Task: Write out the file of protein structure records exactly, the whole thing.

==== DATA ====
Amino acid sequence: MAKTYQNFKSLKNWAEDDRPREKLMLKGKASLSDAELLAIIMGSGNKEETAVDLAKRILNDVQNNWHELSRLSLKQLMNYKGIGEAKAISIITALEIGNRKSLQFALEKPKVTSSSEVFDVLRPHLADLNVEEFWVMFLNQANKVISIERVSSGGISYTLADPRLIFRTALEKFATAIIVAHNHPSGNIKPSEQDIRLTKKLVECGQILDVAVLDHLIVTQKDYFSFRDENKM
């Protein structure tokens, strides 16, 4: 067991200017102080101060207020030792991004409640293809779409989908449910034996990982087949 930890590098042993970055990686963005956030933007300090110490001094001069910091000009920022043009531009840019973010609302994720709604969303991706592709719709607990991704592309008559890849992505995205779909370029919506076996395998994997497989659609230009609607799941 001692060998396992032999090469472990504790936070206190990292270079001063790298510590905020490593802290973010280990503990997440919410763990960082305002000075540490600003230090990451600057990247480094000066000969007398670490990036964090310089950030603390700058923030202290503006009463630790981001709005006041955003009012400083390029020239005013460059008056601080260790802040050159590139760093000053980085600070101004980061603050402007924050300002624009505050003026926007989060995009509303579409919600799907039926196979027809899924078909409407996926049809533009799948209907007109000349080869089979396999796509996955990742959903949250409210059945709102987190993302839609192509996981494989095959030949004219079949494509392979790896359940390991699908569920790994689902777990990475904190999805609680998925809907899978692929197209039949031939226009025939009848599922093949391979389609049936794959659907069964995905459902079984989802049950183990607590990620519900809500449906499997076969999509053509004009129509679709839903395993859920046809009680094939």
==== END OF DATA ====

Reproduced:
Amino acid sequence: MAKTYQNFKSLKNWAEDDRPREKLMLKGKASLSDAELLAIIMGSGNKEETAVDLAKRILNDVQNNWHELSRLSLKQLMNYKGIGEAKAISIITALEIGNRKSLQFALEKPKVTSSSEVFDVLRPHLADLNVEEFWVMFLNQANKVISIERVSSGGISYTLADPRLIFRTALEKFATAIIVAHNHPSGNIKPSEQDIRLTKKLVECGQILDVAVLDHLIVTQKDYFSFRDENKM
């Protein structure tokens, strides 16, 4: 067991200017102080101060207020030792991004409640293809779409989908449910034996990982087949 930890590098042993970055990686963005956030933007300090110490001094001069910091000009920022043009531009840019973010609302994720709604969303991706592709719709607990991704592309008559890849992505995205779909370029919506076996395998994997497989659609230009609607799941 001692060998396992032999090469472990504790936070206190990292270079001063790298510590905020490593802290973010280990503990997440919410763990960082305002000075540490600003230090990451600057990247480094000066000969007398670490990036964090310089950030603390700058923030202290503006009463630790981001709005006041955003009012400083390029020239005013460059008056601080260790802040050159590139760093000053980085600070101004980061603050402007924050300002624009505050003026926007989060995009509303579409919600799907039926196979027809899924078909409407996926049809533009799948209907007109000349080869089979396999796509996955990742959903949250409210059945709102987190993302839609192509996981494989095959030949004219079949494509392979790896359940390991699908569920790994689902777990990475904190999805609680998925809907899978692929197209039949031939226009025939009848599922093949391979389609049936794959659907069964995905459902079984989802049950183990607590990620519900809500449906499997076969999509053509004009129509679709839903395993859920046809009680094939």